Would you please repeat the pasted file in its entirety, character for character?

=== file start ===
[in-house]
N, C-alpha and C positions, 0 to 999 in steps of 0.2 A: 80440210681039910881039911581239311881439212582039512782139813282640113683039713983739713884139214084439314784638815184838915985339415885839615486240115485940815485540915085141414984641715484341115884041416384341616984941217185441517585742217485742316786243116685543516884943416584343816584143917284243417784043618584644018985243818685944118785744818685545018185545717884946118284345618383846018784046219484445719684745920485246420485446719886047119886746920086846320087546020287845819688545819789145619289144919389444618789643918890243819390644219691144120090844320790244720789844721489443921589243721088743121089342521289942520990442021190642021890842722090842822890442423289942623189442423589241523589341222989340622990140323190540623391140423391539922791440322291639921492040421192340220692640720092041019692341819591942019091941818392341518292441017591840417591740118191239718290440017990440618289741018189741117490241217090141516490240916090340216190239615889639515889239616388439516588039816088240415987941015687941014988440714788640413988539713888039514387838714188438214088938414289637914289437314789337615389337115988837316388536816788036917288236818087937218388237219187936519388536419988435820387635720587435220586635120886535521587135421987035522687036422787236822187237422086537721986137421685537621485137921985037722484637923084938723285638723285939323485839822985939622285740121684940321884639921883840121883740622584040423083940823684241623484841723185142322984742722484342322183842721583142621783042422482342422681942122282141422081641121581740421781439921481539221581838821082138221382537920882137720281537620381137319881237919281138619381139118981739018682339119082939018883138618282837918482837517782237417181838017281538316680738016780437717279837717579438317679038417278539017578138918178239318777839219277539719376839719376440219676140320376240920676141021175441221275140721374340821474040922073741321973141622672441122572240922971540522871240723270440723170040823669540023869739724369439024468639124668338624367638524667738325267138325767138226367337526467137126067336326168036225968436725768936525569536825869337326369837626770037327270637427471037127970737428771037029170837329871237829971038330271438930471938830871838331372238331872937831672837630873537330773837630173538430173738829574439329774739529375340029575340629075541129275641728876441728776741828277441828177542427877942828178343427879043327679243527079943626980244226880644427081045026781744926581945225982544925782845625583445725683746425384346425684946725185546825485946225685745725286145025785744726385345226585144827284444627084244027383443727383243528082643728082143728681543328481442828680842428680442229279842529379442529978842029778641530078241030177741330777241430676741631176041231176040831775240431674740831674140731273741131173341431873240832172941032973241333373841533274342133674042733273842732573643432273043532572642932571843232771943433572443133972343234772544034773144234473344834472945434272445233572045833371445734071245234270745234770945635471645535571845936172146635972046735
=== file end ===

[in-house]
N, C-alpha and C positions, 0 to 999 in steps of 0.2 A: 80440210681039910881039911581239311881439212582039512782139813282640113683039713983739713884139214084439314784638815184838915985339415885839615486240115485940815485540915085141414984641715484341115884041416384341616984941217185441517585742217485742316786243116685543516884943416584343816584143917284243417784043618584644018985243818685944118785744818685545018185545717884946118284345618383846018784046219484445719684745920485246420485446719886047119886746920086846320087546020287845819688545819789145619289144919389444618789643918890243819390644219691144120090844320790244720789844721489443921589243721088743121089342521289942520990442021190642021890842722090842822890442423289942623189442423589241523589341222989340622990140323190540623391140423391539922791440322291639921492040421192340220692640720092041019692341819591942019091941818392341518292441017591840417591740118191239718290440017990440618289741018189741117490241217090141516490240916090340216190239615889639515889239616388439516588039816088240415987941015687941014988440714788640413988539713888039514387838714188438214088938414289637914289437314789337615389337115988837316388536816788036917288236818087937218388237219187936519388536419988435820387635720587435220586635120886535521587135421987035522687036422787236822187237422086537721986137421685537621485137921985037722484637923084938723285638723285939323485839822985939622285740121684940321884639921883840121883740622584040423083940823684241623484841723185142322984742722484342322183842721583142621783042422482342422681942122282141422081641121581740421781439921481539221581838821082138221382537920882137720281537620381137319881237919281138619381139118981739018682339119082939018883138618282837918482837517782237417181838017281538316680738016780437717279837717579438317679038417278539017578138918178239318777839219277539719376839719376440219676140320376240920676141021175441221275140721374340821474040922073741321973141622672441122572240922971540522871240723270440723170040823669540023869739724369439024468639124668338624367638524667738325267138325767138226367337526467137126067336326168036225968436725768936525569536825869337326369837626770037327270637427471037127970737428771037029170837329871237829971038330271438930471938830871838331372238331872937831672837630873537330773837630173538430173738829574439329774739529375340029575340629075541129275641728876441728776741828277441828177542427877942828178343427879043327679243527079943626980244226880644427081045026781744926581945225982544925782845625583445725683746425384346425684946725185546825485946225685745725286145025785744726385345226585144827284444627084244027383443727383243528082643728082143728681543328481442828680842428680442229279842529379442529978842029778641530078241030177741330777241430676741631176041231176040831775240431674740831674140731273741131173341431873240832172941032973241333373841533274342133674042733273842732573643432273043532572642932571843232771943433572443133972343234772544034773144234473344834472945434272445233572045833371445734071245234270745234770945635471645535571845936172146635972046735